One year and counting—Christian Citizen reflections on the coronavirus pandemic

On March 4, 2020 we published the first of many articles in response to the coronavirus pandemic. Today, we mark the occasion with this series of excerpts from articles published over the past year. They are a reminder of trials and tribulations experienced and challenges that remain. As with all that we publish, we hope these excerpts will inspire, encourage, and challenge our readers to bring a greater measure of justice, mercy, and faith into our communities and world.

A Holy Saturday faith this Advent and Christmas

Just as an Easter faith celebrates the resurrection each Sunday, a Holy Saturday faith—suspended between the bad news of the crucifixion and the good news of the resurrection—might have significance beyond Holy Week in a world similarly suspended between death and life.

CDC resources for community & faith leaders

The Centers for Disease Control and Prevention (CDC) has resources to help you plan, prepare and respond to community transmission of coronavirus disease including interim guidance for faith and community leaders.

American Baptist Home Mission Societies resources for congregational response to COVID-19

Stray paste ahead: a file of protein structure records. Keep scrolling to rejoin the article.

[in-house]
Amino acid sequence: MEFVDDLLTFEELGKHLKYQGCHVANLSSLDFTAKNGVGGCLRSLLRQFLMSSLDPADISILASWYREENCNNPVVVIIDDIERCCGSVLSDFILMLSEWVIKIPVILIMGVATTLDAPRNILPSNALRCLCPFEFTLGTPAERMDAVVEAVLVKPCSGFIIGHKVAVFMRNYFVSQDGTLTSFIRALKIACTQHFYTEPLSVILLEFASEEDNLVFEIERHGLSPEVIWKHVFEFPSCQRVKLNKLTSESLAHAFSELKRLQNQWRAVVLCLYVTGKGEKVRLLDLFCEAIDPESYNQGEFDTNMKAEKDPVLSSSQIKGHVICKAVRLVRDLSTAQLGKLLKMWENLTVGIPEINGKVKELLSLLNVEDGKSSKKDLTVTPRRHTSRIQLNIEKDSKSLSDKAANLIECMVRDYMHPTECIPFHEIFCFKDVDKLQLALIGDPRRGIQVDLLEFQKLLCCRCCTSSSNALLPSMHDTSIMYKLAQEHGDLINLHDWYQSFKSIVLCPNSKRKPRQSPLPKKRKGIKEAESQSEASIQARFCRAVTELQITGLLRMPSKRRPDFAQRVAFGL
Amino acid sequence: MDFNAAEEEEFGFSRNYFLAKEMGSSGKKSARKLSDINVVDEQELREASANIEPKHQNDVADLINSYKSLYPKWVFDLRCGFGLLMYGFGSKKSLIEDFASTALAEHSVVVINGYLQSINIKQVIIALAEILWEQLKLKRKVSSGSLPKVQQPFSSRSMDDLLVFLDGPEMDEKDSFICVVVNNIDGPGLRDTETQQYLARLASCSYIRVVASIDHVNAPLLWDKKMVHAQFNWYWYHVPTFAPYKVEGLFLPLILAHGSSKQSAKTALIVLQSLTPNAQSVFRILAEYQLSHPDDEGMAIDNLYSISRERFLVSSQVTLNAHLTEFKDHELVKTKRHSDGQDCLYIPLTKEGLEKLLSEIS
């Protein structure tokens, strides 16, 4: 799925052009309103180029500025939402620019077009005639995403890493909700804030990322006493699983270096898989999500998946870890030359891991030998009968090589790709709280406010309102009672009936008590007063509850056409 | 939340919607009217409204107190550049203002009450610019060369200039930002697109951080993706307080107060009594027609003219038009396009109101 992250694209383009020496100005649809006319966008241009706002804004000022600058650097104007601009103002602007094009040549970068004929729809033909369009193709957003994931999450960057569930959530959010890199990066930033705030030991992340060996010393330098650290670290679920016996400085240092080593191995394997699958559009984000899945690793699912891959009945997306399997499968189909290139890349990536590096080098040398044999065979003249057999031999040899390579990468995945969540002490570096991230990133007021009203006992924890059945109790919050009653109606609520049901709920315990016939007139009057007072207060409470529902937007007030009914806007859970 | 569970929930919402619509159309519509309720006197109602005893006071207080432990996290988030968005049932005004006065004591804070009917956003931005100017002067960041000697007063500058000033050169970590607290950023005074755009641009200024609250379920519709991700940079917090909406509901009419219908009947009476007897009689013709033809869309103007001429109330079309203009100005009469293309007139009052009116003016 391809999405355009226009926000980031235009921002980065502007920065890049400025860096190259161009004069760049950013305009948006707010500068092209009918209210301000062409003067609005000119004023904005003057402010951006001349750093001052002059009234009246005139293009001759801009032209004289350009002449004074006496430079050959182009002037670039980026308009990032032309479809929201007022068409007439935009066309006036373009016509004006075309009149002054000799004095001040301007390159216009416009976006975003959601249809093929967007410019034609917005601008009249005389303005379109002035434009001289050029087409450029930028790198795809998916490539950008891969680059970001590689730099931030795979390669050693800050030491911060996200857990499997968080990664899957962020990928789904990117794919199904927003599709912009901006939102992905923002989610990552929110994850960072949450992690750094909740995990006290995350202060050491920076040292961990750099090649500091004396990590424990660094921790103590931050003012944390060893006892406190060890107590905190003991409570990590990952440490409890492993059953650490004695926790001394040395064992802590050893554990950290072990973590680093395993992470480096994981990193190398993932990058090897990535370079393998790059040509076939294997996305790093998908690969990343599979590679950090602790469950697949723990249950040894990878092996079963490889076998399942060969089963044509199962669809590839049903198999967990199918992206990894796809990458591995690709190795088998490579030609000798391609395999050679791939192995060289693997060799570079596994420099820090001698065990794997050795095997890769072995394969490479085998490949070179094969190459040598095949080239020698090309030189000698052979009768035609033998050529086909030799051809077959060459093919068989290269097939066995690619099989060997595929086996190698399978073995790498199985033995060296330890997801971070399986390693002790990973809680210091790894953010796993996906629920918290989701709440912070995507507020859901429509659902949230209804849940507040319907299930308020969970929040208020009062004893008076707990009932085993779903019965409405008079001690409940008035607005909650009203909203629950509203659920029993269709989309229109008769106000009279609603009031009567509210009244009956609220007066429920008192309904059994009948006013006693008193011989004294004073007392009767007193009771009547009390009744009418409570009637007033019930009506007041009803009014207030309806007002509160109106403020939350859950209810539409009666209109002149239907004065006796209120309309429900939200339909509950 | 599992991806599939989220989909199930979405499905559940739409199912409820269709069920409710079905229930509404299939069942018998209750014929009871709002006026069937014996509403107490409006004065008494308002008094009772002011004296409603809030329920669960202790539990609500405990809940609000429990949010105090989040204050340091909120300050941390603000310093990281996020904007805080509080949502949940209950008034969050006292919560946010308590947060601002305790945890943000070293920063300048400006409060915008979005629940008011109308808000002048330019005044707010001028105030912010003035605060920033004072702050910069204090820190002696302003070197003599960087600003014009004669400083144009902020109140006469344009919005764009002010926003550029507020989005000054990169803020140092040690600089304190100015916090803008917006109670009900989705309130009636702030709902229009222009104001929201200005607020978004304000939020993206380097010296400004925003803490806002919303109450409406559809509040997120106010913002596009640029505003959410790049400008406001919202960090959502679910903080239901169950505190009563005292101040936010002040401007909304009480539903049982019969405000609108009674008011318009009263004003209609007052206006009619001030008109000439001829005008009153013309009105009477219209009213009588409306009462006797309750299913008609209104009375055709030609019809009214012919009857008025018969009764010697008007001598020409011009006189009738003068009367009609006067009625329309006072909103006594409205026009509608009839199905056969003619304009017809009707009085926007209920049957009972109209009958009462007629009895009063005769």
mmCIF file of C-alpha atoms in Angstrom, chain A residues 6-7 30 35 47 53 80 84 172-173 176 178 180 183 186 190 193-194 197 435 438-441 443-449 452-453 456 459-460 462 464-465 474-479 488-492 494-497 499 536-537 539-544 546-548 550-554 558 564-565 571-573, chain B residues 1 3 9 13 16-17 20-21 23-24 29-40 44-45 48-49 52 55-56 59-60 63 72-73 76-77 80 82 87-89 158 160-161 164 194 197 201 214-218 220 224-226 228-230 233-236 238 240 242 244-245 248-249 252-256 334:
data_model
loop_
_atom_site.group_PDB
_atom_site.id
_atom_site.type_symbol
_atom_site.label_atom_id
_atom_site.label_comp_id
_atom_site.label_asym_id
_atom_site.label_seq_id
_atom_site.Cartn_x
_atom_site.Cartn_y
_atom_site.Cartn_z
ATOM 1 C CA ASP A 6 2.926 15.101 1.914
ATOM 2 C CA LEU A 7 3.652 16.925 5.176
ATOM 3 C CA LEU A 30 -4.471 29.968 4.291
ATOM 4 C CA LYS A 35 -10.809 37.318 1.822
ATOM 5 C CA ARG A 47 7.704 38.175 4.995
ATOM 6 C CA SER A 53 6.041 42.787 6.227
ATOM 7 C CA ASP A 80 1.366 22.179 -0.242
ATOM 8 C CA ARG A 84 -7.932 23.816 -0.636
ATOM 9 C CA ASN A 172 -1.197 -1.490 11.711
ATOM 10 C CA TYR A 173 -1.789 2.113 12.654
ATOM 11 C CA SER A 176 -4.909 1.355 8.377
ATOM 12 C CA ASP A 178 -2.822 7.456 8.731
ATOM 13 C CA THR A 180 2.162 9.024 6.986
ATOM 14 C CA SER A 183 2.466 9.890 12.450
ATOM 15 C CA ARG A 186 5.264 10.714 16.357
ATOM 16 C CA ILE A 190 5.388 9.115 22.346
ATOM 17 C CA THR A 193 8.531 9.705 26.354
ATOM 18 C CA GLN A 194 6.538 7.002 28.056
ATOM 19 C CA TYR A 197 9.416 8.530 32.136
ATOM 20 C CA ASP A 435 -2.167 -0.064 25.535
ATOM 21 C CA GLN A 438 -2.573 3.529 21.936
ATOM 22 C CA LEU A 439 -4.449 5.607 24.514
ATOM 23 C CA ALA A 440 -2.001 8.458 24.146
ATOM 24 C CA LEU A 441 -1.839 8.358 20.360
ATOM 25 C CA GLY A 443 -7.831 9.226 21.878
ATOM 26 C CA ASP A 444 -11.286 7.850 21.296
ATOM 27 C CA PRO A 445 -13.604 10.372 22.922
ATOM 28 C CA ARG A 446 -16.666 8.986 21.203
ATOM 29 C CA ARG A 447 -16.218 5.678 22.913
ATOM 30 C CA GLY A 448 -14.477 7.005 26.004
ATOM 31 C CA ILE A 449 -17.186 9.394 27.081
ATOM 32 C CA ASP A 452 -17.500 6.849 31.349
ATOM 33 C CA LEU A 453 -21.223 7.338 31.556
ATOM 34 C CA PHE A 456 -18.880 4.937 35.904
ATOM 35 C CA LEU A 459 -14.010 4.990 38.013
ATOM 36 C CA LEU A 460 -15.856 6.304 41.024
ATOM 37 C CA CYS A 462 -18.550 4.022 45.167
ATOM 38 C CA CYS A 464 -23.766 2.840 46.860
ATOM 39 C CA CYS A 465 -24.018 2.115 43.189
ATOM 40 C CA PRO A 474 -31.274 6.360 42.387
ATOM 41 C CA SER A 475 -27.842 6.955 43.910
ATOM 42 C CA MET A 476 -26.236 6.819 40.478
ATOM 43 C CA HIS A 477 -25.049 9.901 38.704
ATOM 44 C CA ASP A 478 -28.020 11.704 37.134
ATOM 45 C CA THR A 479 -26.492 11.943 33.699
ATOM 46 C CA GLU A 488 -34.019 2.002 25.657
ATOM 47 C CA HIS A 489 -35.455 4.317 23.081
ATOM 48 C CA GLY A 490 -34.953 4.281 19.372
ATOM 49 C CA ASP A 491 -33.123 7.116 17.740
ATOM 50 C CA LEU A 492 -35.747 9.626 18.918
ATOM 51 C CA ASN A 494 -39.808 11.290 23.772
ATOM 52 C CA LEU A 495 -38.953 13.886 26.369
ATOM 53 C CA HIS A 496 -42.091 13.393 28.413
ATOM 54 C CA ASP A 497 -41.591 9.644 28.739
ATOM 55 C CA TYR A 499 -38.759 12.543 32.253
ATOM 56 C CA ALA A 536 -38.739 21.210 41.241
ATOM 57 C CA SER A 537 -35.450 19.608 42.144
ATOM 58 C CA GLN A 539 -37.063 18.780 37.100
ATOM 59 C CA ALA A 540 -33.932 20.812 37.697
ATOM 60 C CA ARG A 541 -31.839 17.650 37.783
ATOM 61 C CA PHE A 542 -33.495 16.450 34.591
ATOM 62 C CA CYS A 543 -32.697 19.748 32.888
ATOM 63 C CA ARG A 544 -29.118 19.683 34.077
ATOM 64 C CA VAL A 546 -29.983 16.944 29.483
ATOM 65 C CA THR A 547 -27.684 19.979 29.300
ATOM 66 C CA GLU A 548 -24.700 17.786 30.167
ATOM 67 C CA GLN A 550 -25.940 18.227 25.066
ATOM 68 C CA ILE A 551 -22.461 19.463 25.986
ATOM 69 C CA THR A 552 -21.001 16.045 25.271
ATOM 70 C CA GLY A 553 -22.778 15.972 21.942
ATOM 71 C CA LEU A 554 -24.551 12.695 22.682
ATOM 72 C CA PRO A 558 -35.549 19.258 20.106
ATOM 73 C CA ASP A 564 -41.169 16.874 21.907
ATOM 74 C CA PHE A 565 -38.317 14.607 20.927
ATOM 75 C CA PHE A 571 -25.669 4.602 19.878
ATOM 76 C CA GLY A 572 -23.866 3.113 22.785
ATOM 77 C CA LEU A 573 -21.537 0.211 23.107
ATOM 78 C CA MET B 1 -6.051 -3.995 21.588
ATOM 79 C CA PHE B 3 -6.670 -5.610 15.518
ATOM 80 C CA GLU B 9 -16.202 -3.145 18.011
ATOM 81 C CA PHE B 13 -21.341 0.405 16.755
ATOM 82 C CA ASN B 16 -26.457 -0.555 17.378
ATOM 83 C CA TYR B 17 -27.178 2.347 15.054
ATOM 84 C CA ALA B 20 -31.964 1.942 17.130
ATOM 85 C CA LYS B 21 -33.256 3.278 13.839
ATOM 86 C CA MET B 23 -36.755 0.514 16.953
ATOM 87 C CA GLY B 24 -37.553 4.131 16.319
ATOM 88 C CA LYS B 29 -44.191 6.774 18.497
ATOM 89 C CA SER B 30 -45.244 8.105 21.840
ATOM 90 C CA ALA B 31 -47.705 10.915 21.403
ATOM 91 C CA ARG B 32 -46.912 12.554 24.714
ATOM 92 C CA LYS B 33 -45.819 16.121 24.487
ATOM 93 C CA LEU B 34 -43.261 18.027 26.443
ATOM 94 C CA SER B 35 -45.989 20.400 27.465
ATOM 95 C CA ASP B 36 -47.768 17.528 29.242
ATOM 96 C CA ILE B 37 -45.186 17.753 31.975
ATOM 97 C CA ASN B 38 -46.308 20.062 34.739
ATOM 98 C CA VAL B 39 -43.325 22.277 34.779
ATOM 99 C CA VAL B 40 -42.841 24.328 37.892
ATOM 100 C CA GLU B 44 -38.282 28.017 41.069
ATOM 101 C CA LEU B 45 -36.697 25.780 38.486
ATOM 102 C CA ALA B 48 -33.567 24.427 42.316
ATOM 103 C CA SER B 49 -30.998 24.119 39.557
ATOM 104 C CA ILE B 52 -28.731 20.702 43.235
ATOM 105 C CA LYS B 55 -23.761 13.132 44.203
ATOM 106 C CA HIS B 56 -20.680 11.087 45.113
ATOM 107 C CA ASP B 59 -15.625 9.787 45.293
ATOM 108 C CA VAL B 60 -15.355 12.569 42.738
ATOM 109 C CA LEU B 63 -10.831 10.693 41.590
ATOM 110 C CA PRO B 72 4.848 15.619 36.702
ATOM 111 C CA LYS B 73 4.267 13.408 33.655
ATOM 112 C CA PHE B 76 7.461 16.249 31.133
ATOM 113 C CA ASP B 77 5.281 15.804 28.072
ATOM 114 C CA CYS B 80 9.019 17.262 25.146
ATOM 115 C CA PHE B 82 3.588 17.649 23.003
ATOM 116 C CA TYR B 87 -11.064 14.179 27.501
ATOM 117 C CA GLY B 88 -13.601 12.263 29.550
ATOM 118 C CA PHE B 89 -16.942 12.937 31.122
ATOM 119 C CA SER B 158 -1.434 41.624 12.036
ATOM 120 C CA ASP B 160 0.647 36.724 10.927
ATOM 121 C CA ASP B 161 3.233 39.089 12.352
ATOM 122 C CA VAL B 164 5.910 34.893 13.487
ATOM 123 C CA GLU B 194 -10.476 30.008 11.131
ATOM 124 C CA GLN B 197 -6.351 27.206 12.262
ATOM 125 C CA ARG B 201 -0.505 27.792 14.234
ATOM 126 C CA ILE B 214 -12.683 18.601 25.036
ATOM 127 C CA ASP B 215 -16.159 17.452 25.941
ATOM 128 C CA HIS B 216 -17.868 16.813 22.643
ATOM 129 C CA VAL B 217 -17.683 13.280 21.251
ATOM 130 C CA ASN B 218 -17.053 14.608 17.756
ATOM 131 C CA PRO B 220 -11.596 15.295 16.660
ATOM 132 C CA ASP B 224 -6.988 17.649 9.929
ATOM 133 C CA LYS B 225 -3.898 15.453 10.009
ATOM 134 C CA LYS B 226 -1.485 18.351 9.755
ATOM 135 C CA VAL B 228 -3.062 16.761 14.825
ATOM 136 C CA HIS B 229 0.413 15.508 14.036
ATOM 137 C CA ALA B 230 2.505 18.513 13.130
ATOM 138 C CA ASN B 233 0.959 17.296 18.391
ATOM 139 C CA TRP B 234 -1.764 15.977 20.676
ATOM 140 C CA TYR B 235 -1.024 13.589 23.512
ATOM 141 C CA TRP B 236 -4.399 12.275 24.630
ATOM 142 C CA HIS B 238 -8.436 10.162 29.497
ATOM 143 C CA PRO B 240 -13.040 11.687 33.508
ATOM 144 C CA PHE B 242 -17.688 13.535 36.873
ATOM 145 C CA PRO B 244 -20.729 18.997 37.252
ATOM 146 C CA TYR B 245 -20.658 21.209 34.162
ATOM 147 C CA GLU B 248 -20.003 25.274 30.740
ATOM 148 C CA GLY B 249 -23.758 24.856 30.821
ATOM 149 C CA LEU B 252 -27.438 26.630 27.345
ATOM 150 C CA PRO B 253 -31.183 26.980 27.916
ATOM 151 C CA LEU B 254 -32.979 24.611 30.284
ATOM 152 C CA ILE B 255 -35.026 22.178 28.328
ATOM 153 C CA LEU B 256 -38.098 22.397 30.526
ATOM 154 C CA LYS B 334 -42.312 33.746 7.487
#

Information for American Baptists and American Baptist congregations about best practices to help reduce the spread of the virus in general as well as in congregational settings.  

ministrElife community for faith leaders

Find resources, share best practices, and stay connected to other ministry professionals during the COVID-19 pandemic.

ROOTED IN HEAVEN WITH IMPLICATIONS FOR HOW WE LIVE OUR LIVES HERE AND NOW

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We feature thought-provoking articles and action-inspiring essays that intersect faith, politics, discipleship and citizenship, while examining a variety of public concerns ranging from gun violence, racism, trauma and sexual violence to poverty, food insecurity, disabilities and immigration.